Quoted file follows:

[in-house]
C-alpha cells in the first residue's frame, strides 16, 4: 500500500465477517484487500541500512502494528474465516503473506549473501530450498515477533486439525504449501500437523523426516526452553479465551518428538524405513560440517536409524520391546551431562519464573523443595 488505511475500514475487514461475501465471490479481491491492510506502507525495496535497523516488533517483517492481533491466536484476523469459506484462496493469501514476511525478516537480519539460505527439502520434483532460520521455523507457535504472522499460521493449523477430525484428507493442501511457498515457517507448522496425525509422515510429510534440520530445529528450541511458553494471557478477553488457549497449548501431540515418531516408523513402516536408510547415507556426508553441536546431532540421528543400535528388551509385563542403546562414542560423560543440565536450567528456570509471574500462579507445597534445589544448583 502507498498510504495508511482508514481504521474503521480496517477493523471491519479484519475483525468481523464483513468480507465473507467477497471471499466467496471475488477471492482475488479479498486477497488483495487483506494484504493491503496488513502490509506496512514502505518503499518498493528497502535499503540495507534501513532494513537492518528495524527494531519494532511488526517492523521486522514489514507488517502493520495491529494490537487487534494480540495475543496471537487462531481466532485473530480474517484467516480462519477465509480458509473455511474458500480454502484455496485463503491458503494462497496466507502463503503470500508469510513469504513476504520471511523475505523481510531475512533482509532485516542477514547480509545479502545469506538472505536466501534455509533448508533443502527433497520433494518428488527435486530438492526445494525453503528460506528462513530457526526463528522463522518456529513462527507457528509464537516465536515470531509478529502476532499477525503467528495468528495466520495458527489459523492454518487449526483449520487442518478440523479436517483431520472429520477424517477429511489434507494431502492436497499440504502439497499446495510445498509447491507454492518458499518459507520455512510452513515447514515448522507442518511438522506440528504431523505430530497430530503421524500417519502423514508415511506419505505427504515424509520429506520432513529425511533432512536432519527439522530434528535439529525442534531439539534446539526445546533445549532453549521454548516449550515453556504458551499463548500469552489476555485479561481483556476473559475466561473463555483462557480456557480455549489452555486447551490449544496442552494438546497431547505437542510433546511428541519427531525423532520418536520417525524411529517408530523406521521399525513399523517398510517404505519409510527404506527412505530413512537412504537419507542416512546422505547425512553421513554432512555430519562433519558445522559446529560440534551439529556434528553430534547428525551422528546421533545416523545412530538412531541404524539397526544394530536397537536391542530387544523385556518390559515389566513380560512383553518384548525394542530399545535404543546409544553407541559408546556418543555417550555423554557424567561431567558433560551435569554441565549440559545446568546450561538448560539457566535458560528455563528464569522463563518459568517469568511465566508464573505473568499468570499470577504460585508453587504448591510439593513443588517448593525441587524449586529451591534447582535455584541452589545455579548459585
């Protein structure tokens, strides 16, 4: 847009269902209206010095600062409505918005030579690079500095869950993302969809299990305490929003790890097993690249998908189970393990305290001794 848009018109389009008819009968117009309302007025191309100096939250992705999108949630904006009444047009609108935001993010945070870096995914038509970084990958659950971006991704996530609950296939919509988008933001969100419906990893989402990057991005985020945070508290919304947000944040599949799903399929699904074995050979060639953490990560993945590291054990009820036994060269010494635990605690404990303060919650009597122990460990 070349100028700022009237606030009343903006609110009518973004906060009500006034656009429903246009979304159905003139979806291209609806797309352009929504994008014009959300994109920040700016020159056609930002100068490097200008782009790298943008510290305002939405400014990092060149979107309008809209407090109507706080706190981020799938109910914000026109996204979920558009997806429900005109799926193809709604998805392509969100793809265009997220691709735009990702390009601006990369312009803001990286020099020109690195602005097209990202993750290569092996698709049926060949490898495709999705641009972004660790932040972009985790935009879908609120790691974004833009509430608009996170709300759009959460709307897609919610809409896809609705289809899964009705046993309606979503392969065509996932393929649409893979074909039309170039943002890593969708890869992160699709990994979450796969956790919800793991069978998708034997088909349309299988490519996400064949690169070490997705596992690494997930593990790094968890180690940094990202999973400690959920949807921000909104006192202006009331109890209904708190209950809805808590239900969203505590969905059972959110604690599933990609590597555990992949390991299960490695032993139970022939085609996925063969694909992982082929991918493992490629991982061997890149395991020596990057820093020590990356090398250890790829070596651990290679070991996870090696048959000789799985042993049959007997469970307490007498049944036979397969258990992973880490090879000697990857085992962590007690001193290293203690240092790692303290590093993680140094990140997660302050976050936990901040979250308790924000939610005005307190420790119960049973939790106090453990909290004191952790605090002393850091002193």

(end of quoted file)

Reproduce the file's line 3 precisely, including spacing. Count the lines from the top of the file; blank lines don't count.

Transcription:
């Protein structure tokens, strides 16, 4: 847009269902209206010095600062409505918005030579690079500095869950993302969809299990305490929003790890097993690249998908189970393990305290001794 848009018109389009008819009968117009309302007025191309100096939250992705999108949630904006009444047009609108935001993010945070870096995914038509970084990958659950971006991704996530609950296939919509988008933001969100419906990893989402990057991005985020945070508290919304947000944040599949799903399929699904074995050979060639953490990560993945590291054990009820036994060269010494635990605690404990303060919650009597122990460990 070349100028700022009237606030009343903006609110009518973004906060009500006034656009429903246009979304159905003139979806291209609806797309352009929504994008014009959300994109920040700016020159056609930002100068490097200008782009790298943008510290305002939405400014990092060149979107309008809209407090109507706080706190981020799938109910914000026109996204979920558009997806429900005109799926193809709604998805392509969100793809265009997220691709735009990702390009601006990369312009803001990286020099020109690195602005097209990202993750290569092996698709049926060949490898495709999705641009972004660790932040972009985790935009879908609120790691974004833009509430608009996170709300759009959460709307897609919610809409896809609705289809899964009705046993309606979503392969065509996932393929649409893979074909039309170039943002890593969708890869992160699709990994979450796969956790919800793991069978998708034997088909349309299988490519996400064949690169070490997705596992690494997930593990790094968890180690940094990202999973400690959920949807921000909104006192202006009331109890209904708190209950809805808590239900969203505590969905059972959110604690599933990609590597555990992949390991299960490695032993139970022939085609996925063969694909992982082929991918493992490629991982061997890149395991020596990057820093020590990356090398250890790829070596651990290679070991996870090696048959000789799985042993049959007997469970307490007498049944036979397969258990992973880490090879000697990857085992962590007690001193290293203690240092790692303290590093993680140094990140997660302050976050936990901040979250308790924000939610005005307190420790119960049973939790106090453990909290004191952790605090002393850091002193």